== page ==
Upcoming Project: Residents' Experiences of Gentrification in Somerville

 


 

 

This summer The Welcome Project will be part of a community-based participatory research project headed by members of the UEP (Urban & Environmental Policy) department at Tufts University. The project, currently known as, “Residents’ Experiences of Gentrification in Somerville: A Community-Led Listening and Learning Pilot Project,” aims to understand how Somerville immigrant and low-income residents are experiencing gentrification and development in Somerville. In addition to The Welcome Project (TWP), the project will be run in partnership with the Somerville Community Corporation (SCC) and the Somerville Homeless Coalition (SHC) and will be funded by the Tisch College Community Research Center at Tufts University with the Board of Director, Susan Ostrander, also assisting on the project.

 

The Welcome Project met with Laurie Goldman, Lecturer in the UEP department, to understand the goals and current status of the project. The project is currently in the process of creating focusing groups to bring people together from different constituent groups (Union United, SHC, TWP, CAS, SCC) to ask questions like: “Have you seen changes in your neighborhood or the city? What changes have you seen? How do these changes affect you? What do we want to learn more about?” These questions are meant to gauge what residents are experiencing due to development pressures, how they are dealing with these pressures, and what additional information is needed to correctly address these pressures and build strategies to help.

 

Gentrification does not only cause the displacement of families, it often involves the closing of small businesses, residents living with less money, dealing with more property taxes, and changing jobs, to name just a few. The purpose of the community-based research is to understand these changes on a more personal level to complement big-picture data available from the census, government surveys, and real-estate companies regarding rent prices and the changing demographic of renters in Somerville. If expanded beyond the summer months, this project would provide important perspectives to add to a growing body of literature on gentrification, displacement, and community organizing.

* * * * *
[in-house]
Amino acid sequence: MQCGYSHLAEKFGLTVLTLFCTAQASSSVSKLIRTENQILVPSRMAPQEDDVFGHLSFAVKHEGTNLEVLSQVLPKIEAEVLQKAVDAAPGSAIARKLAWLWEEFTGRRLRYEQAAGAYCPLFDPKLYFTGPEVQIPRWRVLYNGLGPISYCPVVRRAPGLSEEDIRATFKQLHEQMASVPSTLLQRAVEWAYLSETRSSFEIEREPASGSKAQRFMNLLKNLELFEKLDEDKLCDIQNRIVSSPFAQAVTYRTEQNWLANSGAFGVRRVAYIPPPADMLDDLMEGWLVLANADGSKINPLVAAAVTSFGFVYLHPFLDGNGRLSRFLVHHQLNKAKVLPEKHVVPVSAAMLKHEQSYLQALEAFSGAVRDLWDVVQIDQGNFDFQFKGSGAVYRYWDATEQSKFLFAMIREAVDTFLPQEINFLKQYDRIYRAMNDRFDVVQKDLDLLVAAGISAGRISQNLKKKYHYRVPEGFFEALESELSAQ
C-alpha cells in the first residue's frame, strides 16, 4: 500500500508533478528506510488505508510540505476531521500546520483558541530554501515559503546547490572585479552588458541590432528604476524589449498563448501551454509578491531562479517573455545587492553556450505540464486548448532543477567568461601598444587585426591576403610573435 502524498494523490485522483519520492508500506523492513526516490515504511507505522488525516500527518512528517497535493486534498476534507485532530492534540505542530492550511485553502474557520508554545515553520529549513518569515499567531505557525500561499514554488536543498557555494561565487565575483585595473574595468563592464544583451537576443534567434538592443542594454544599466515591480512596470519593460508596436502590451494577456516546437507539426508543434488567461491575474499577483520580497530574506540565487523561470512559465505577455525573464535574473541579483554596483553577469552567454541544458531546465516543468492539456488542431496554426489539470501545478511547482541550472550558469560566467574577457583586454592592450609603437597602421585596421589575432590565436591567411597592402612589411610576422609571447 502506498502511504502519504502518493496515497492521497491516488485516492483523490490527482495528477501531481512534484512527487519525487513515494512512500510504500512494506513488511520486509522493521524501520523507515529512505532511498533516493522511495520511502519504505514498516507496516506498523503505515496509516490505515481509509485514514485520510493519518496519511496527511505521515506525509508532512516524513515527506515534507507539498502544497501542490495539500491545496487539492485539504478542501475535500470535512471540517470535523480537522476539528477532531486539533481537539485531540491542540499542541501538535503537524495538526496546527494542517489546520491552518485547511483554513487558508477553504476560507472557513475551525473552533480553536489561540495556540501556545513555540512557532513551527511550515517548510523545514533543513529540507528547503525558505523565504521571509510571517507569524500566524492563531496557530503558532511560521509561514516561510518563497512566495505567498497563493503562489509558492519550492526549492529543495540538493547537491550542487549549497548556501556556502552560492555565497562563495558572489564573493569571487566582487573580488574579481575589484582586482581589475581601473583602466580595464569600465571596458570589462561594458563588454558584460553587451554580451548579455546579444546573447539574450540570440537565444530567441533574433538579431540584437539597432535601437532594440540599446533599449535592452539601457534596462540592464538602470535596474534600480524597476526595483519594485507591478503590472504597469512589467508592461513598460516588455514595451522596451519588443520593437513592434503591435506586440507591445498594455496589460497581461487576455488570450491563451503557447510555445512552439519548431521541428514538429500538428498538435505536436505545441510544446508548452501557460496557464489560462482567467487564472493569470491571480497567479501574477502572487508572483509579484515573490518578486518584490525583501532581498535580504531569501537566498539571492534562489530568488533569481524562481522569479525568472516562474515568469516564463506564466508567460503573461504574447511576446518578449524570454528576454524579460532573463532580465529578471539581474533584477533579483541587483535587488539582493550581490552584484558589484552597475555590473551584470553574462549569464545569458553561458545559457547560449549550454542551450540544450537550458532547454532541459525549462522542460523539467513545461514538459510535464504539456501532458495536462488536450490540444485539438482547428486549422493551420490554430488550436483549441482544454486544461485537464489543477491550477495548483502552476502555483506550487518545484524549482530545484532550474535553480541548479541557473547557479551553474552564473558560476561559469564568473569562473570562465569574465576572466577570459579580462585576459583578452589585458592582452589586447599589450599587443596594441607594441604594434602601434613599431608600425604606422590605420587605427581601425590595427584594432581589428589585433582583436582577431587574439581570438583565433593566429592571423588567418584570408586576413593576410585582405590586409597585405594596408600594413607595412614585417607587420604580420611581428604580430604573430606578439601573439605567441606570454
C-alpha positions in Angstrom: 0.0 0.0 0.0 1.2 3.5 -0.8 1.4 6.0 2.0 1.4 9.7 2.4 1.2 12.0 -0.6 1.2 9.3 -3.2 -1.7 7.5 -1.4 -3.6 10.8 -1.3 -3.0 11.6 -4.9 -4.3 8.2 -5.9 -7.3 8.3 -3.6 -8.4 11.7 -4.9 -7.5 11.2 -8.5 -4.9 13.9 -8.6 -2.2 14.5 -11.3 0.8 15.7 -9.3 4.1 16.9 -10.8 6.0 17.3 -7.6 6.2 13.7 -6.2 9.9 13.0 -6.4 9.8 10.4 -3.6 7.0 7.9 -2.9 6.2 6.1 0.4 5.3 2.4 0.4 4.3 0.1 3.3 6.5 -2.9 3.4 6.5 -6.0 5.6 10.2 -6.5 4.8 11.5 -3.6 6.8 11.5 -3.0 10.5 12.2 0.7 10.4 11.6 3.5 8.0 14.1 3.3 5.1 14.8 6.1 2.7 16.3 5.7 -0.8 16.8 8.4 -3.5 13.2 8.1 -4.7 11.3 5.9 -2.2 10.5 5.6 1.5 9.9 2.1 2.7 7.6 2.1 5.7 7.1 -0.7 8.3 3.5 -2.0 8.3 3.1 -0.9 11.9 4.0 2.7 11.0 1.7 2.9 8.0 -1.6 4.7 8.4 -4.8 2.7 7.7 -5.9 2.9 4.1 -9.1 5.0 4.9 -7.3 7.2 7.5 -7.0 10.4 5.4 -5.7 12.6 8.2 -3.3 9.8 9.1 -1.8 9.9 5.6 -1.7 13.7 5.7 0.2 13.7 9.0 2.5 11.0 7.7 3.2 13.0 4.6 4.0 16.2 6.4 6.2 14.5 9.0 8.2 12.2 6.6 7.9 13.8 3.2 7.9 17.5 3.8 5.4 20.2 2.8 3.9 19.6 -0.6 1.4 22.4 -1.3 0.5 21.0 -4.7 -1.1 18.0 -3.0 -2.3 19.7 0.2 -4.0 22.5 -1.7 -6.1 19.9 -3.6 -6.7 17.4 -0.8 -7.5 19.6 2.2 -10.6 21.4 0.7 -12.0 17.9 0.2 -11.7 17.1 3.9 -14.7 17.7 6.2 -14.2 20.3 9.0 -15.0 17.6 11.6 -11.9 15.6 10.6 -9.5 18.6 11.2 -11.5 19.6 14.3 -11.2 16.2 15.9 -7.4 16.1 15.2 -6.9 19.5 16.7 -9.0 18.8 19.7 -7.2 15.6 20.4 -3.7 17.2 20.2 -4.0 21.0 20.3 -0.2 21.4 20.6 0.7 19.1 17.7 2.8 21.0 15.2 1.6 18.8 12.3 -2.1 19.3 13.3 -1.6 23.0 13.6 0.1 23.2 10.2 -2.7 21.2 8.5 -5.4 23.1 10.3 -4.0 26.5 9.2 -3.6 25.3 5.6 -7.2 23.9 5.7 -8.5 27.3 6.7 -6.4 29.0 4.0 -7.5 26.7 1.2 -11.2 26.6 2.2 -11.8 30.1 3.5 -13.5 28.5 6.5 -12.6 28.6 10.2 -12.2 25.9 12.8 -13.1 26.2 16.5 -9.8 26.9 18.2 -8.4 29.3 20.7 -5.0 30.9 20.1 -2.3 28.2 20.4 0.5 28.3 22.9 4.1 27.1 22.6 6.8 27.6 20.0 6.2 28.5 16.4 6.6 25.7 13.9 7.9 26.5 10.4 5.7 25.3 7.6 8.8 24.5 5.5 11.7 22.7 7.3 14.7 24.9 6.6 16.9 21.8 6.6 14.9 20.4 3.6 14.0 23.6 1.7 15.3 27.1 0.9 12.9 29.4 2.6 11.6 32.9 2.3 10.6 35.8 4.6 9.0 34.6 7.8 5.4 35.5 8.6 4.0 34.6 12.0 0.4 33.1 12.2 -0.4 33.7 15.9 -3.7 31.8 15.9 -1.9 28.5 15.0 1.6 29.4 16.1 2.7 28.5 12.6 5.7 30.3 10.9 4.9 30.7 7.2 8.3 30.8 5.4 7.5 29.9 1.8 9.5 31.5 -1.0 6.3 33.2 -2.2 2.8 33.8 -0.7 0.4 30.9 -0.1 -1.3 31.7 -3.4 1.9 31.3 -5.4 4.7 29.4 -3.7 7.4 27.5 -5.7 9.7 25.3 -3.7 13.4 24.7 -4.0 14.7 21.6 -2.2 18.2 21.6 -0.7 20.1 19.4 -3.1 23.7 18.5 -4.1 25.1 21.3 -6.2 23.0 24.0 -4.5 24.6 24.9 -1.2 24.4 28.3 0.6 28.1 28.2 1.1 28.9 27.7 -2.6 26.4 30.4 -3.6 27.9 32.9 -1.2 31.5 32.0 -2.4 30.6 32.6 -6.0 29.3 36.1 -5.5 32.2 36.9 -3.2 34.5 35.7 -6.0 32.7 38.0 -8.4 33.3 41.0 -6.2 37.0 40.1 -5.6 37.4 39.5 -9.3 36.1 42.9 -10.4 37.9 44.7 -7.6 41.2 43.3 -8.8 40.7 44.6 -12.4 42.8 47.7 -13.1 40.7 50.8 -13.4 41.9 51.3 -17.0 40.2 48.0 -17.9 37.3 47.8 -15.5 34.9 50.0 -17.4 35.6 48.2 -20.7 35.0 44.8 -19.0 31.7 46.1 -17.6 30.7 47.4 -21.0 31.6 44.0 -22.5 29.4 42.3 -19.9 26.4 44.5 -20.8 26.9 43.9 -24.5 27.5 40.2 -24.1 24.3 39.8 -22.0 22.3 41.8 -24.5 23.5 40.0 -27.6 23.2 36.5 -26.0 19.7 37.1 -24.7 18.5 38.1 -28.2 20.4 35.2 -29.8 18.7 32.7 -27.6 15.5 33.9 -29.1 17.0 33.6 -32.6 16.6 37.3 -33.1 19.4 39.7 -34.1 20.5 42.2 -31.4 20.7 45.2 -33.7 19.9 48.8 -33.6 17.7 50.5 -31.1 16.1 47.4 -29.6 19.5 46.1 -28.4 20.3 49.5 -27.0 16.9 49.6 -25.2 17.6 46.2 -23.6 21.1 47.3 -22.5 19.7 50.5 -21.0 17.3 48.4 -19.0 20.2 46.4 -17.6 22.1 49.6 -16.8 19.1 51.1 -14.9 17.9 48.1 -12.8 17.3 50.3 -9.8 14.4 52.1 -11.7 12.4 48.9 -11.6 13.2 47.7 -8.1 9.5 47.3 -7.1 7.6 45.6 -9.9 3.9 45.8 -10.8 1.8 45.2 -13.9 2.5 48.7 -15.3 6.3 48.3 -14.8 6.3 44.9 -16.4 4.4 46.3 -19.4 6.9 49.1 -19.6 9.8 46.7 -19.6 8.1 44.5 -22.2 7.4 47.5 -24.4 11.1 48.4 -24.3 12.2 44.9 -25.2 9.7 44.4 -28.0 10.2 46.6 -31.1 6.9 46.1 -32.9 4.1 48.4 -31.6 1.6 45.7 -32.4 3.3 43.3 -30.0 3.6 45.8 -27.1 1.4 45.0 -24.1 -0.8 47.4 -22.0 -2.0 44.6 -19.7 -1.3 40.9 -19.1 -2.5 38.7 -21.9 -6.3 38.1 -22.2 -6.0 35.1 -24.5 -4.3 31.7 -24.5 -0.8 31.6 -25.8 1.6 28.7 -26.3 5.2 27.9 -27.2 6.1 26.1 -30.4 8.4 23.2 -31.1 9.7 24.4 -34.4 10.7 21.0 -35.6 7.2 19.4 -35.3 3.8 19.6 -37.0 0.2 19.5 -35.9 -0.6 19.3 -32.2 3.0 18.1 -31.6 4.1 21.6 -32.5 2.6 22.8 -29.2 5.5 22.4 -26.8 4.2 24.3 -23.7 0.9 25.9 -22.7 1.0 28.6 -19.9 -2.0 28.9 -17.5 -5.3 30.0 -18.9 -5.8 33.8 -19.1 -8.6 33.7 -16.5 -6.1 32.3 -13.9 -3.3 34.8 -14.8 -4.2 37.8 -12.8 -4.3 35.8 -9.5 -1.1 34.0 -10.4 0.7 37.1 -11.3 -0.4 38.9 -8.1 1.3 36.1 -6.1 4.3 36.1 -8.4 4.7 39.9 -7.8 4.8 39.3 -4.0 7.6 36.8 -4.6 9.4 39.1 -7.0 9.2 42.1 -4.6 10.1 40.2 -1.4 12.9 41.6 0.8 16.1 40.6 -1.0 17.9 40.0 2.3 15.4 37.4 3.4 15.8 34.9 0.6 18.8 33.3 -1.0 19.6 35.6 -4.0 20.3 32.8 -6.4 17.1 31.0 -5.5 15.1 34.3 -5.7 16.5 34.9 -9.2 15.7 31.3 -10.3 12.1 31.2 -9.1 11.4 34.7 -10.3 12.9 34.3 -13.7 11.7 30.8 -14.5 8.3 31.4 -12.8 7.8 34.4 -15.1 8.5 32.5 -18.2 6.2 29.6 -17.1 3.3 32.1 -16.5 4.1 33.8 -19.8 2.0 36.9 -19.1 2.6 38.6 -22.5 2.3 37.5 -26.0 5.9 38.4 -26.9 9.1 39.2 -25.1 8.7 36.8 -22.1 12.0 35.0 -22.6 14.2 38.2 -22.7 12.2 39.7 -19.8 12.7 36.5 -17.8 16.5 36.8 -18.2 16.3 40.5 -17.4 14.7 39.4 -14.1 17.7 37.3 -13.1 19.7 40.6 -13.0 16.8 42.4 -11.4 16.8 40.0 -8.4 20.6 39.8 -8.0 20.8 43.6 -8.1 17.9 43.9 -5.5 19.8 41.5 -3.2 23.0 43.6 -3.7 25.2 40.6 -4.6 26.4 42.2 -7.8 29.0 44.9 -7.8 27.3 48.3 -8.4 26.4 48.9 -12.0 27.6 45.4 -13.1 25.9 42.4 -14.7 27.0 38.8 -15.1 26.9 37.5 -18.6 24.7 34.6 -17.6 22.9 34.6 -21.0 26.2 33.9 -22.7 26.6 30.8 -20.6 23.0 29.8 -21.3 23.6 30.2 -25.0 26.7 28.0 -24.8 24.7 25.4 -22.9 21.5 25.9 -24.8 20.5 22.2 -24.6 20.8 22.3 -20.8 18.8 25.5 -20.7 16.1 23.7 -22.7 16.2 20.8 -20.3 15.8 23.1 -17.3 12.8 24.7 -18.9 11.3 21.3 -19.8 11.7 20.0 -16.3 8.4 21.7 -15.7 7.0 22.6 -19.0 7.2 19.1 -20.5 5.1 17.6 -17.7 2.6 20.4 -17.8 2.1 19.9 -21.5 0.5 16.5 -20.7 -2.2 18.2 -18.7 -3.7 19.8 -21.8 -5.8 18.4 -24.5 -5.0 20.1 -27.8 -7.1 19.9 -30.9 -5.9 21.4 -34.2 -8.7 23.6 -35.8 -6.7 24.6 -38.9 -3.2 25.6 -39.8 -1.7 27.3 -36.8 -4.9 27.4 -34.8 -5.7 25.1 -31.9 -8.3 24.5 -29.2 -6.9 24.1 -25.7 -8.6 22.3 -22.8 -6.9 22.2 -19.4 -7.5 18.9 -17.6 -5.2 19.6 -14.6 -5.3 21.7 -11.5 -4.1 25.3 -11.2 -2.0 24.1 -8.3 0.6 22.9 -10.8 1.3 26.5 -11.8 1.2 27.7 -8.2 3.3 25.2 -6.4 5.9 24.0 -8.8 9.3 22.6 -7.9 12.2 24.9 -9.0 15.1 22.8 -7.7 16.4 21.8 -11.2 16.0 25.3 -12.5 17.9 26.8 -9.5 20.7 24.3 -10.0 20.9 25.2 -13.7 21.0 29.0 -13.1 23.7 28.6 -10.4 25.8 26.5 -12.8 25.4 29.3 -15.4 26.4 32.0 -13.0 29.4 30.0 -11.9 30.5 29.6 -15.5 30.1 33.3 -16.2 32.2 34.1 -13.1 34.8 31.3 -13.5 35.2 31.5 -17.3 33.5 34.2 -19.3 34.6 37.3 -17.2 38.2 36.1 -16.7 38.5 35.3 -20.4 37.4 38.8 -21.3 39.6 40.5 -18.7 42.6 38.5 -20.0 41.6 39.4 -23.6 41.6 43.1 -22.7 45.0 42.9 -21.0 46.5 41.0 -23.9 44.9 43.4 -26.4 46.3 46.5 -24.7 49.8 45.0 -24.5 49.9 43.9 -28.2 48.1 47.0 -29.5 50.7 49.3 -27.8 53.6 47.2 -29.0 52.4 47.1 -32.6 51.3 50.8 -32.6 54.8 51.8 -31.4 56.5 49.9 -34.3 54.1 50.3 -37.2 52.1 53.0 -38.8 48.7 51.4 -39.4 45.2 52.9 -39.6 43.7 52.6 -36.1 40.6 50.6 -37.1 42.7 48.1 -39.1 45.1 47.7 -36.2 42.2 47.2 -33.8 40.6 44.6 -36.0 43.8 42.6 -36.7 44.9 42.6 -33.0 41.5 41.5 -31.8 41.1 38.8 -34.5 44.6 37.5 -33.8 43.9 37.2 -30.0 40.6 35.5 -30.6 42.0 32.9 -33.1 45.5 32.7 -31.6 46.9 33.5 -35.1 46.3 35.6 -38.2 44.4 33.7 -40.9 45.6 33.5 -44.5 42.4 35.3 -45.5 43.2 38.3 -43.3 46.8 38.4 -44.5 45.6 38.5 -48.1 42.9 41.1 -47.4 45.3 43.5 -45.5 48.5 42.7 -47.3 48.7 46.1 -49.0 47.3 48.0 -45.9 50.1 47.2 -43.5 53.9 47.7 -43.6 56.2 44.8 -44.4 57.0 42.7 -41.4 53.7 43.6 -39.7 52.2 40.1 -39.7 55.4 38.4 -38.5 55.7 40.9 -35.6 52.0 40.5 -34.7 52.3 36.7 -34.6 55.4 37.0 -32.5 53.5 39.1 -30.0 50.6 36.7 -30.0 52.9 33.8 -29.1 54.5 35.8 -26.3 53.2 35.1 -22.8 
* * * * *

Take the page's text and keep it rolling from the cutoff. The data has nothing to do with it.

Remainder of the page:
After consolidating information from the focusing groups, researchers hope to develop a questionnaire and sample strategy. Throughout the summer, “listening” teams consisting of Somerville immigrants, low-income community members, and UEP interns will go door-to-door collecting information. Goldman mentioned that one of the challenges the project may face is collecting sufficient information on door steps since time is often limited. Regardless, an important goal for those surveying is to widen an existing base of community members against displacement by providing information for residents who may not already be a part of these initiatives.
Although the project is still in its preliminary phases, it will provide crucial information about the experiences of Somerville residents and will help create an even stronger coalition of community members united under the shared purpose of development without displacement.